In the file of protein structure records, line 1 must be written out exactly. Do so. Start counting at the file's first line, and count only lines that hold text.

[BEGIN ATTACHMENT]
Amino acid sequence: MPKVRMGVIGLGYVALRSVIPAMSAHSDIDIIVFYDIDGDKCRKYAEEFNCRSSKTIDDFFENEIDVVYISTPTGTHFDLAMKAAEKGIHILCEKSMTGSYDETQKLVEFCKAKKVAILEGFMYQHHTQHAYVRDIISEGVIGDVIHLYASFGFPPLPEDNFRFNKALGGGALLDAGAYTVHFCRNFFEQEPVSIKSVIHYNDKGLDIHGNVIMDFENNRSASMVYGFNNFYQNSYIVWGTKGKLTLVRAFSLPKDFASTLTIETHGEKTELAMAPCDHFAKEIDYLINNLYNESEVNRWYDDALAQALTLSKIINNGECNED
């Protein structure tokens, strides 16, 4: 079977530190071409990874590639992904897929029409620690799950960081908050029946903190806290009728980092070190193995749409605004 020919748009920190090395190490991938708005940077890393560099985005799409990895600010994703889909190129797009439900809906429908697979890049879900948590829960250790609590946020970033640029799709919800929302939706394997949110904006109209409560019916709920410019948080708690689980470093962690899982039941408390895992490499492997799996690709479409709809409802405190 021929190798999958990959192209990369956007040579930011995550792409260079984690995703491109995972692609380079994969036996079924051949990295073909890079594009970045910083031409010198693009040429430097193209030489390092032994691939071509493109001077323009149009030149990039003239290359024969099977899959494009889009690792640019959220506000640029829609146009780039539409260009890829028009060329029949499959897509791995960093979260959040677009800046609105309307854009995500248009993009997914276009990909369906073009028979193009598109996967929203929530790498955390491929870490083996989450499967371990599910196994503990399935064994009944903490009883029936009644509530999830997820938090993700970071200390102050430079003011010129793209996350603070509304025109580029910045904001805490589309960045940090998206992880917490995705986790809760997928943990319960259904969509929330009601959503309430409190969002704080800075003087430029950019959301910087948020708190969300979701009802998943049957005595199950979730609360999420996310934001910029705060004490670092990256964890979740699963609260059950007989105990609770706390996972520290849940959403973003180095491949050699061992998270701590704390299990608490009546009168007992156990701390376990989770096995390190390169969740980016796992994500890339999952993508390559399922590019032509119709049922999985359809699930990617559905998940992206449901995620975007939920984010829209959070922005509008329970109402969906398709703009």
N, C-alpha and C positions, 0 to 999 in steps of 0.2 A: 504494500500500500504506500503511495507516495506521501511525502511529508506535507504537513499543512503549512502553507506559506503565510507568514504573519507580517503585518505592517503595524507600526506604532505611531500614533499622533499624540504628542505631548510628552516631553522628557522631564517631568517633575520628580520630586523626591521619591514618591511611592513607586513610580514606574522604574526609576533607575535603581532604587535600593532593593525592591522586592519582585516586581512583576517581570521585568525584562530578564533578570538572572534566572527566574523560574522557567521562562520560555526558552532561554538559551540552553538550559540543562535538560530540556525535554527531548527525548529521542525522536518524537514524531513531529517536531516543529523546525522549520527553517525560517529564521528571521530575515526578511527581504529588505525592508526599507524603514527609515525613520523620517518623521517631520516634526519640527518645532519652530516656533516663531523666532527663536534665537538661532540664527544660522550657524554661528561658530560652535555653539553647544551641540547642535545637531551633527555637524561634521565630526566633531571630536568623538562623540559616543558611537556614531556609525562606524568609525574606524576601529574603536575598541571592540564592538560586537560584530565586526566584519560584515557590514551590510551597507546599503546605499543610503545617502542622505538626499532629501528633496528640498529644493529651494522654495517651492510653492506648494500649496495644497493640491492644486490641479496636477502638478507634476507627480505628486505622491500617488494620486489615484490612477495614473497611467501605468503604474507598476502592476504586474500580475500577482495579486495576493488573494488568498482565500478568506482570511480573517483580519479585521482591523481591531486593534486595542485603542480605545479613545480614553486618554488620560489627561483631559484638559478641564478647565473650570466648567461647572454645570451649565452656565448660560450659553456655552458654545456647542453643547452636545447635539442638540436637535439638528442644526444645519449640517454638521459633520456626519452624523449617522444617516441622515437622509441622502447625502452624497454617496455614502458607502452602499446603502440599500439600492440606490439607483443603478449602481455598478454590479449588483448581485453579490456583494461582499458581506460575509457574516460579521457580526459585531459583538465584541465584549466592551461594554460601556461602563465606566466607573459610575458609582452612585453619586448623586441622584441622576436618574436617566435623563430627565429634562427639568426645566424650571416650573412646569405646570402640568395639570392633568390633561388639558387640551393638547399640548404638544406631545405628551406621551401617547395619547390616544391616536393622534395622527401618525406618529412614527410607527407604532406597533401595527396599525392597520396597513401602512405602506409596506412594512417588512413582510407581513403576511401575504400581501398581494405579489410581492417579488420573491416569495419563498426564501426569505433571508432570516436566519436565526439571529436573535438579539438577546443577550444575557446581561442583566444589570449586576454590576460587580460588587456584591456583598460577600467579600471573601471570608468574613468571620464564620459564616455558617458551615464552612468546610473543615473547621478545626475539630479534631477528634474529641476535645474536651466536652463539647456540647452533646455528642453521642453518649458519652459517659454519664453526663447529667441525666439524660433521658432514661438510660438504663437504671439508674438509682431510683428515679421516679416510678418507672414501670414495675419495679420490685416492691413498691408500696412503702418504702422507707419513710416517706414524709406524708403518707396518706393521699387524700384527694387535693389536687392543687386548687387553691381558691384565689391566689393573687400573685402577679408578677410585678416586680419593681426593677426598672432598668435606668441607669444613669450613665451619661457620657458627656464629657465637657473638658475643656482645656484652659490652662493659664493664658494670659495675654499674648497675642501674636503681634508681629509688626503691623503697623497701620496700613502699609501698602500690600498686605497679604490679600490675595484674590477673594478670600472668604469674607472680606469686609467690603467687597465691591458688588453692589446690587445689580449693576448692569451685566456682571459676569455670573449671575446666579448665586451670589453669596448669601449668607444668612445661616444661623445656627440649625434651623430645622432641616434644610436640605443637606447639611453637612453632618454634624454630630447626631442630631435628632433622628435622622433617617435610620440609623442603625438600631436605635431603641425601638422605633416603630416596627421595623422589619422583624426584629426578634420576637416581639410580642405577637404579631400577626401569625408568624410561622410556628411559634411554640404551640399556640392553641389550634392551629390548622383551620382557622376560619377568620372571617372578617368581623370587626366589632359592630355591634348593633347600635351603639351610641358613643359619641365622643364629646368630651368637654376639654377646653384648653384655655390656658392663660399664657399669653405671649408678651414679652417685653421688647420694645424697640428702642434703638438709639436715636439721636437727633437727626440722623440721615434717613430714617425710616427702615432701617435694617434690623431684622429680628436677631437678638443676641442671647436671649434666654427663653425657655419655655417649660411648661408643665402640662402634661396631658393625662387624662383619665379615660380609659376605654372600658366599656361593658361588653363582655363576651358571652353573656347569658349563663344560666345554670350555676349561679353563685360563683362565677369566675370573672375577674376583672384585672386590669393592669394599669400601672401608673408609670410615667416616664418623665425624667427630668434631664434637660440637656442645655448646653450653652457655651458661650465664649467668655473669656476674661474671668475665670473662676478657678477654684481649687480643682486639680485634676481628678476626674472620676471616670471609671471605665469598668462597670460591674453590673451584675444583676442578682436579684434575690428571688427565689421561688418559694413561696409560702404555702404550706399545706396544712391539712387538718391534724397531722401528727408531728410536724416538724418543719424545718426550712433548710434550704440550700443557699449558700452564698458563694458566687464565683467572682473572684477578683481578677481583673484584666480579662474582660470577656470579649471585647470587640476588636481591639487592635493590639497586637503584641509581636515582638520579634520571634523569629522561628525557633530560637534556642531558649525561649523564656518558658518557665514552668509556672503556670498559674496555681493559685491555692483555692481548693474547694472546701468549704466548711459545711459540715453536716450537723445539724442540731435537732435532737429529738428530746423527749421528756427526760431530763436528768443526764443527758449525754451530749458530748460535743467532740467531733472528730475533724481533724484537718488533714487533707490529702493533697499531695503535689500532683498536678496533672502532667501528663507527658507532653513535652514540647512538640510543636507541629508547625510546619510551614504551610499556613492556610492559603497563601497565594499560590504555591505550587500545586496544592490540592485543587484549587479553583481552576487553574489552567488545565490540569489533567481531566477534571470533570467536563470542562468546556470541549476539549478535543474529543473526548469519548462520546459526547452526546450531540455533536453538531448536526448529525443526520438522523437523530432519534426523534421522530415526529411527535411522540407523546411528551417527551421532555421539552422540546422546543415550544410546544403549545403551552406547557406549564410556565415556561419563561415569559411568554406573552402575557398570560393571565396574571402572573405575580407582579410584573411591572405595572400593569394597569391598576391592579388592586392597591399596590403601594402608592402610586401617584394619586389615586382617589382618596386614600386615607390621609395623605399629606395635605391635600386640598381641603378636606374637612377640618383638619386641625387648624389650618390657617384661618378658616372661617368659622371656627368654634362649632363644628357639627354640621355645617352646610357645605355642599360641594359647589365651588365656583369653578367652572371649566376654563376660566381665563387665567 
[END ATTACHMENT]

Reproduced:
Amino acid sequence: MPKVRMGVIGLGYVALRSVIPAMSAHSDIDIIVFYDIDGDKCRKYAEEFNCRSSKTIDDFFENEIDVVYISTPTGTHFDLAMKAAEKGIHILCEKSMTGSYDETQKLVEFCKAKKVAILEGFMYQHHTQHAYVRDIISEGVIGDVIHLYASFGFPPLPEDNFRFNKALGGGALLDAGAYTVHFCRNFFEQEPVSIKSVIHYNDKGLDIHGNVIMDFENNRSASMVYGFNNFYQNSYIVWGTKGKLTLVRAFSLPKDFASTLTIETHGEKTELAMAPCDHFAKEIDYLINNLYNESEVNRWYDDALAQALTLSKIINNGECNED